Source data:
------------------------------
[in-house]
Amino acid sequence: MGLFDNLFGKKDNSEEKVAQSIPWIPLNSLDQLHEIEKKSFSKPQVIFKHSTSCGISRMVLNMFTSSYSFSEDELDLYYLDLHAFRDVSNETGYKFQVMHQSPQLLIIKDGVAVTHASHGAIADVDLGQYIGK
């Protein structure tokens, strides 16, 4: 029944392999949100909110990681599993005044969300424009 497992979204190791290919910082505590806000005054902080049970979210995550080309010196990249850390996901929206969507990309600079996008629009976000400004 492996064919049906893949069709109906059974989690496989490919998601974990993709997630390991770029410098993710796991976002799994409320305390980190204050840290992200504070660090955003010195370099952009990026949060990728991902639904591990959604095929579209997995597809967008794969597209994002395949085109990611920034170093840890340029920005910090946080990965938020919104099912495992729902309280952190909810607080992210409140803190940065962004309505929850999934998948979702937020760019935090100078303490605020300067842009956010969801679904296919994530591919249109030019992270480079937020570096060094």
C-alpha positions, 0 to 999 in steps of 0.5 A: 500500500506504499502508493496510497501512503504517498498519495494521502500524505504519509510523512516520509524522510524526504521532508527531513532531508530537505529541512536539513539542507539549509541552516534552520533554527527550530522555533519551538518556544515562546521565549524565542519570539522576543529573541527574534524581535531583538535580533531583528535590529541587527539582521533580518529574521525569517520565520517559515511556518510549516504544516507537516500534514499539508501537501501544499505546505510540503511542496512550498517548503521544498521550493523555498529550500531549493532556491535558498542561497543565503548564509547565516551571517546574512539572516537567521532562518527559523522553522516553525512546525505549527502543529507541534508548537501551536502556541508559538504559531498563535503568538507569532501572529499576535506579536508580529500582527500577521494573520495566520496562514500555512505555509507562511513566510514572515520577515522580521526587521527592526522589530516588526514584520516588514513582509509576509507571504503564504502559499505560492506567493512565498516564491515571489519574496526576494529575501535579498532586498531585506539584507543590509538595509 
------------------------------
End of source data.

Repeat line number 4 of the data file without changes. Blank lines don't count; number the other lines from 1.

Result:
C-alpha positions, 0 to 999 in steps of 0.5 A: 500500500506504499502508493496510497501512503504517498498519495494521502500524505504519509510523512516520509524522510524526504521532508527531513532531508530537505529541512536539513539542507539549509541552516534552520533554527527550530522555533519551538518556544515562546521565549524565542519570539522576543529573541527574534524581535531583538535580533531583528535590529541587527539582521533580518529574521525569517520565520517559515511556518510549516504544516507537516500534514499539508501537501501544499505546505510540503511542496512550498517548503521544498521550493523555498529550500531549493532556491535558498542561497543565503548564509547565516551571517546574512539572516537567521532562518527559523522553522516553525512546525505549527502543529507541534508548537501551536502556541508559538504559531498563535503568538507569532501572529499576535506579536508580529500582527500577521494573520495566520496562514500555512505555509507562511513566510514572515520577515522580521526587521527592526522589530516588526514584520516588514513582509509576509507571504503564504502559499505560492506567493512565498516564491515571489519574496526576494529575501535579498532586498531585506539584507543590509538595509 